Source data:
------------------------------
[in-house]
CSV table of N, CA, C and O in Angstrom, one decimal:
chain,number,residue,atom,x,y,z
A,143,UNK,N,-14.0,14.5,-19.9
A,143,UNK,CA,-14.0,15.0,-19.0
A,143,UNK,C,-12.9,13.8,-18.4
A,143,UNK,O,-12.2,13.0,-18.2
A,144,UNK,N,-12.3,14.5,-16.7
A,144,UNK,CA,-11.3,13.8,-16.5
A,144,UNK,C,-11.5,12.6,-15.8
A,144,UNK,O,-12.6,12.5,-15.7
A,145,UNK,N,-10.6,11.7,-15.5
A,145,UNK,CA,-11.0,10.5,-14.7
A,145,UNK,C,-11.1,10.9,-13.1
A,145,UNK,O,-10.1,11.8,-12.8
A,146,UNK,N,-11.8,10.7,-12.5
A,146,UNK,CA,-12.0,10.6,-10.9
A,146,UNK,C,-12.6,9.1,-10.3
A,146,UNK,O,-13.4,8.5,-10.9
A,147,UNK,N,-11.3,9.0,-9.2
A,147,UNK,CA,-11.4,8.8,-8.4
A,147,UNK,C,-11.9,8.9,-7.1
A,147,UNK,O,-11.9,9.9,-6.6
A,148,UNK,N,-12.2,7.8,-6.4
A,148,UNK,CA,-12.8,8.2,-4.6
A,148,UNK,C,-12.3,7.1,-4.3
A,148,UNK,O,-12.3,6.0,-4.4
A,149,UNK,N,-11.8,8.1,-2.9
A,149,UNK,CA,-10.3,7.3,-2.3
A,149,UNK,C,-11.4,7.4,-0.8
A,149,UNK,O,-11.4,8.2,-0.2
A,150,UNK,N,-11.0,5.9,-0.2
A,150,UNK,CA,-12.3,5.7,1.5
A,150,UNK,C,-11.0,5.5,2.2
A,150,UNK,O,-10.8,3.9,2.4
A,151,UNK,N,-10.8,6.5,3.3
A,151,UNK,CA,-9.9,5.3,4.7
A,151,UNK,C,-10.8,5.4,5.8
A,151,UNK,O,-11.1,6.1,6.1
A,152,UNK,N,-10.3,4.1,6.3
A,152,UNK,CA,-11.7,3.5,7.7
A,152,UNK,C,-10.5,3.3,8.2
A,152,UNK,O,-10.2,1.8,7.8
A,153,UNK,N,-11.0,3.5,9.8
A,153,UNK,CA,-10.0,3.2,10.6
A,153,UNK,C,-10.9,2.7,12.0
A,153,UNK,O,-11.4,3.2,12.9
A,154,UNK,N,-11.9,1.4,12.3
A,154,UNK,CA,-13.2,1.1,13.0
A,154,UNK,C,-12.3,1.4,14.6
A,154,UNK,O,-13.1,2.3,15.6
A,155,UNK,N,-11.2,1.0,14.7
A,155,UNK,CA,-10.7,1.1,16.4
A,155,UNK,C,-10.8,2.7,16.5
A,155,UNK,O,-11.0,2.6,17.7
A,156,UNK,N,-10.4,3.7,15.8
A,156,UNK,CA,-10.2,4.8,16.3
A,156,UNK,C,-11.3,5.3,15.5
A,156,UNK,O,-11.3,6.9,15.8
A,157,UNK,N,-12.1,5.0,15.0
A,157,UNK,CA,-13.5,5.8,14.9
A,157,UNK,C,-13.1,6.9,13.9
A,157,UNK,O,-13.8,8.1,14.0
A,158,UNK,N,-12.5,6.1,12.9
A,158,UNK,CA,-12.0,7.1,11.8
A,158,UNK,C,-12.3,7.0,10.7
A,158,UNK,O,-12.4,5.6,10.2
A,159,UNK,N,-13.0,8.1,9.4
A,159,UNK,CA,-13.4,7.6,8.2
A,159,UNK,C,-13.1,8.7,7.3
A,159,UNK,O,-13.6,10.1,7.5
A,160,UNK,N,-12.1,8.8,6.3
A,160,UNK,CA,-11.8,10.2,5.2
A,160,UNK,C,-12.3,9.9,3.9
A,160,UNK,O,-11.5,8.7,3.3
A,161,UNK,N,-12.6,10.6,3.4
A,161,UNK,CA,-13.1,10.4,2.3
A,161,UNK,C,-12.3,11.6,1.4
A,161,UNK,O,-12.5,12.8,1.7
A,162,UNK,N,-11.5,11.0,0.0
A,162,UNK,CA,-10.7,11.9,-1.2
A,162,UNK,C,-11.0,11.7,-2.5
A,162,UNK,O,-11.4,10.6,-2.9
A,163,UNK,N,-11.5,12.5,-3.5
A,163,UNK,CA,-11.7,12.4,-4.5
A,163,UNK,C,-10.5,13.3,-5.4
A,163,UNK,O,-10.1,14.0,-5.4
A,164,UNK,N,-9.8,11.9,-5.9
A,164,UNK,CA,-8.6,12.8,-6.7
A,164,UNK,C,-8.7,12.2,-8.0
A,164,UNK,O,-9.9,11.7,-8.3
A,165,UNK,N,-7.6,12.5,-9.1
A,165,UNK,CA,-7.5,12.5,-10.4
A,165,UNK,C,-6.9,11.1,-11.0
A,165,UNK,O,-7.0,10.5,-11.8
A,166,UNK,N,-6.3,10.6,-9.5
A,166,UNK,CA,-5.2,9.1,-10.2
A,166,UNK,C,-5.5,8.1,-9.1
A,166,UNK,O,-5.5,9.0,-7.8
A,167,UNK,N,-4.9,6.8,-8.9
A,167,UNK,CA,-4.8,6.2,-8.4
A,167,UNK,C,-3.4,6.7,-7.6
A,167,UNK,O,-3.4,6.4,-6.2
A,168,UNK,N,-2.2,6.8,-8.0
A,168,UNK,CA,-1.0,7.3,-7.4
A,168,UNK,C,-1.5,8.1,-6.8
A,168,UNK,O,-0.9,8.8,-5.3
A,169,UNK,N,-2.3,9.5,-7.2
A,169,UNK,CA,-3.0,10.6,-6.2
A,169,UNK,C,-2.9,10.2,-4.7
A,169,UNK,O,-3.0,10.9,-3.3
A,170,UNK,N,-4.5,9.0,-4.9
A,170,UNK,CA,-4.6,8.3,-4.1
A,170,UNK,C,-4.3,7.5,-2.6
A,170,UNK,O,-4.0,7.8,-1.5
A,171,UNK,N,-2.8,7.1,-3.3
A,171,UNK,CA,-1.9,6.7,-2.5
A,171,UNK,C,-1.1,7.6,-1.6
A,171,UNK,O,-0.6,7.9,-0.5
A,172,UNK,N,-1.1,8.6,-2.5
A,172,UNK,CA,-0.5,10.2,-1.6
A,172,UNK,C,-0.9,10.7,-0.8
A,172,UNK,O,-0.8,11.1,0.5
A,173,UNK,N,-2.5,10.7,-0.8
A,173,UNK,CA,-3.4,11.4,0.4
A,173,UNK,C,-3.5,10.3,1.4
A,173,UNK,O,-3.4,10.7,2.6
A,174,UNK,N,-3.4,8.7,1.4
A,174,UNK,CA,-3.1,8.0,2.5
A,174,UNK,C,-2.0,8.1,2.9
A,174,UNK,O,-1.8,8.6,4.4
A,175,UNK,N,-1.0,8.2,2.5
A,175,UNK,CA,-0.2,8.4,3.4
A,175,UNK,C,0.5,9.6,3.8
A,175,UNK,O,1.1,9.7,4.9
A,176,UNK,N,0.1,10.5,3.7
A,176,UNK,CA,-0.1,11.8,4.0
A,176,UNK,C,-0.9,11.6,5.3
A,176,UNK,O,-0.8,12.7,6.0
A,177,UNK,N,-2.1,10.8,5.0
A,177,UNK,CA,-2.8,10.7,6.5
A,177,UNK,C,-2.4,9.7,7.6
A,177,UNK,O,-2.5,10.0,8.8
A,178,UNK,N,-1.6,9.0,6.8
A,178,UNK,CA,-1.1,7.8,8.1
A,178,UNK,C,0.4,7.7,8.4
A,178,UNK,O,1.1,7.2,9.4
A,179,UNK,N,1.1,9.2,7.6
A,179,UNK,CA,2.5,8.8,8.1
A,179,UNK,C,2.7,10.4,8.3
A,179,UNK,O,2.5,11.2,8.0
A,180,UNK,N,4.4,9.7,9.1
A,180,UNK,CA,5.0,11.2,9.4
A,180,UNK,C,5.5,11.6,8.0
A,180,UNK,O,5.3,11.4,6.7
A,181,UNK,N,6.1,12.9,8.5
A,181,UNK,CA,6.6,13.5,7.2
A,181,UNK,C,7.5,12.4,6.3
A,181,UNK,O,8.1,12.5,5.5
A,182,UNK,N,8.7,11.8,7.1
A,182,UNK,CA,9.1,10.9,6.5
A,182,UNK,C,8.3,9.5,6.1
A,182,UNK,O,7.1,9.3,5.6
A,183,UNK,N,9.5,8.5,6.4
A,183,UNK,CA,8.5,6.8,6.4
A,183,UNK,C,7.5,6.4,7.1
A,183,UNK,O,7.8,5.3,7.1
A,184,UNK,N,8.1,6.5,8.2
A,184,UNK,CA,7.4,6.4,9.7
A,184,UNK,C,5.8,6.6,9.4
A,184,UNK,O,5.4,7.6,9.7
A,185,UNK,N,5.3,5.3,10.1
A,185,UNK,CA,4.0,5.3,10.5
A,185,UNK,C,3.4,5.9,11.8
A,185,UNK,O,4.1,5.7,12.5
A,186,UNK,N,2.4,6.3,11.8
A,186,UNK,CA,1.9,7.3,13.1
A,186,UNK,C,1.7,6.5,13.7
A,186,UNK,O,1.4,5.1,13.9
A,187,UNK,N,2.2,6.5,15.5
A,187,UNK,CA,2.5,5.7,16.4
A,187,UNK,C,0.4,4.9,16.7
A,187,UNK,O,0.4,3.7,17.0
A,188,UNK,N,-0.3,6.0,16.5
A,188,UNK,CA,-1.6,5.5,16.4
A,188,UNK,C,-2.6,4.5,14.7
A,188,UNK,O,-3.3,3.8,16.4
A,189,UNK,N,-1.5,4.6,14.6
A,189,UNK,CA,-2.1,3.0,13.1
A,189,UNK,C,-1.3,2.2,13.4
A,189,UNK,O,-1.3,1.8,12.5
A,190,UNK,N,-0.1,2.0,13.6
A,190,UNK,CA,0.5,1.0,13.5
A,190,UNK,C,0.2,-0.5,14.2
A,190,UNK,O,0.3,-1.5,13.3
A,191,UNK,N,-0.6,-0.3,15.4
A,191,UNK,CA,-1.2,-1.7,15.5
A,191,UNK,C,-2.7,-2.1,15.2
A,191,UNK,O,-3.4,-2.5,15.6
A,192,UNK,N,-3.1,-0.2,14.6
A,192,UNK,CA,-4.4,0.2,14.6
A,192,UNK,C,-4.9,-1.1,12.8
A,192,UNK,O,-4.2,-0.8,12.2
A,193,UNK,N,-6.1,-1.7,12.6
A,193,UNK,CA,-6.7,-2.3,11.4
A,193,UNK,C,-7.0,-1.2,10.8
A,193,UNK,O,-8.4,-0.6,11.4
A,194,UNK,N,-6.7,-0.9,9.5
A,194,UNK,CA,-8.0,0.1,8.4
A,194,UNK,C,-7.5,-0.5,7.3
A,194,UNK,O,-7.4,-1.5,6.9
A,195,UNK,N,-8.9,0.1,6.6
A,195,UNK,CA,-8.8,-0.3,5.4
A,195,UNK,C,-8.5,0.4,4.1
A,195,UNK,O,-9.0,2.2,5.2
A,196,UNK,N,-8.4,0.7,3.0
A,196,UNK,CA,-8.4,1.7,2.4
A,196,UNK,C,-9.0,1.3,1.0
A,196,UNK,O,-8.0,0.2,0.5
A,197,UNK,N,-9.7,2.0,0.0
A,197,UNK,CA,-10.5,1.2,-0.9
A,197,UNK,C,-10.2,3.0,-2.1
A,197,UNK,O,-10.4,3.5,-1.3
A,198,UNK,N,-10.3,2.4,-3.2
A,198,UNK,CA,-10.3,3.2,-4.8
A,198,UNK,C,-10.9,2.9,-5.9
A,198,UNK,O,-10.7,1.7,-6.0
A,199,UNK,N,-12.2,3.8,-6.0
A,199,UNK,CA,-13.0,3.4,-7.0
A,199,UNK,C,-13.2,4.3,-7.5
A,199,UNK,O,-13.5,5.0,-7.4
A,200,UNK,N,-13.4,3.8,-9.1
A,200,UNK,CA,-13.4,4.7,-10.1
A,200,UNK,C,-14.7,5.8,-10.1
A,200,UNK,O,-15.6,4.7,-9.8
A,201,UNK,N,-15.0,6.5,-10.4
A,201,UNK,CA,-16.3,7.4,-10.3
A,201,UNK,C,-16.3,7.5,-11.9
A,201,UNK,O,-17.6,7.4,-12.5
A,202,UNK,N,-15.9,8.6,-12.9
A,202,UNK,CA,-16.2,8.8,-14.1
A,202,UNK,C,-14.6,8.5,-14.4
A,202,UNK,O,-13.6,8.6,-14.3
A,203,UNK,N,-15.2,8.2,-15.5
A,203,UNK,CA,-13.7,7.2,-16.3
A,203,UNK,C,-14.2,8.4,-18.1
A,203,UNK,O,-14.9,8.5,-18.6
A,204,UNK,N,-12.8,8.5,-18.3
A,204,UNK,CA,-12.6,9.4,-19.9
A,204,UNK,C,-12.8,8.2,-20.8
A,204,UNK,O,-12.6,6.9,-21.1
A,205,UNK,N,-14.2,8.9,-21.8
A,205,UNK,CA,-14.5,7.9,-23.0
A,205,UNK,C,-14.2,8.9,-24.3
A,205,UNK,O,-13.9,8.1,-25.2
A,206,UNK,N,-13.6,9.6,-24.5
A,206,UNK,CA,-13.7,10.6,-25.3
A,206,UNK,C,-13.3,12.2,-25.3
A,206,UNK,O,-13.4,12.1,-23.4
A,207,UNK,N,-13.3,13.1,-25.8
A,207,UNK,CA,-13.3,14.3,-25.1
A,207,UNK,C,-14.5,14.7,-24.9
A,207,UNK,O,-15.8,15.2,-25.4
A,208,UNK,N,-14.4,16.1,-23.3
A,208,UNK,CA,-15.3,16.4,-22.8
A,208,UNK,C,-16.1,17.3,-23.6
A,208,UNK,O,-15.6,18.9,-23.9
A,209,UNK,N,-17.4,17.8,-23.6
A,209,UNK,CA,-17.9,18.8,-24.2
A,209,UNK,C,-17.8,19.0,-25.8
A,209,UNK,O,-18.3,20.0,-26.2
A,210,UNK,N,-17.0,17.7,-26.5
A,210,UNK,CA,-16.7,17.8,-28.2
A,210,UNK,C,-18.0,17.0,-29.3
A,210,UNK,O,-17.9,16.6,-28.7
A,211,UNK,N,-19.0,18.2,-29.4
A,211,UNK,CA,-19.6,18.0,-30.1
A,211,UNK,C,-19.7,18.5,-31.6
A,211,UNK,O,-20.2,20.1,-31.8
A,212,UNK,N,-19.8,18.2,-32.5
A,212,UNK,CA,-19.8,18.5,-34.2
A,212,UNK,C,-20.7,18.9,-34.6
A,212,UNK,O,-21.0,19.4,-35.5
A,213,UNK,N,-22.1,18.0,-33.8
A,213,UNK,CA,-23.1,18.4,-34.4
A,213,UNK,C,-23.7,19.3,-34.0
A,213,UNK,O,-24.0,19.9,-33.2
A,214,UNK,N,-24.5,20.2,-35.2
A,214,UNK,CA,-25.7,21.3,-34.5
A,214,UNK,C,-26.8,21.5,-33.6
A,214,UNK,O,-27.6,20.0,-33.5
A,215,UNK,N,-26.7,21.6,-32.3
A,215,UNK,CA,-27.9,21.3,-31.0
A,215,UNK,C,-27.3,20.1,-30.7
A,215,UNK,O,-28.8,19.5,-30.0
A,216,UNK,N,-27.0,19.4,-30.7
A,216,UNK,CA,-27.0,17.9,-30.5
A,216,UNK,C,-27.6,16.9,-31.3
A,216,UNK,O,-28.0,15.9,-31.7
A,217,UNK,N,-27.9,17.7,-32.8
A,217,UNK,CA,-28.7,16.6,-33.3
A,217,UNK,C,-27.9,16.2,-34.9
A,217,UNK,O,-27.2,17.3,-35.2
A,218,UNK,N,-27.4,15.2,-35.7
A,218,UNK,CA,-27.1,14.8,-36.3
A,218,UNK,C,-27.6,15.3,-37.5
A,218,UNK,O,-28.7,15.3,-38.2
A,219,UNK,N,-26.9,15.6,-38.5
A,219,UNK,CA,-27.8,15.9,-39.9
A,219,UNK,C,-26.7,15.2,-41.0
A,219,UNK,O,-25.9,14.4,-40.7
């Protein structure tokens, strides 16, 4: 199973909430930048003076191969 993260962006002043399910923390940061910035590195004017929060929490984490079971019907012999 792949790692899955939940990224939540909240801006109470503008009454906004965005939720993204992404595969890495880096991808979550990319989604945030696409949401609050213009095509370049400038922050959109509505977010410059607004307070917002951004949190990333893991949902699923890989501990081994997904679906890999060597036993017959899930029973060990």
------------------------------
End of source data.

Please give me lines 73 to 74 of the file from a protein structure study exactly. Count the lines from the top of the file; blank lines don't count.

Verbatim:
A,160,UNK,CA,-11.8,10.2,5.2
A,160,UNK,C,-12.3,9.9,3.9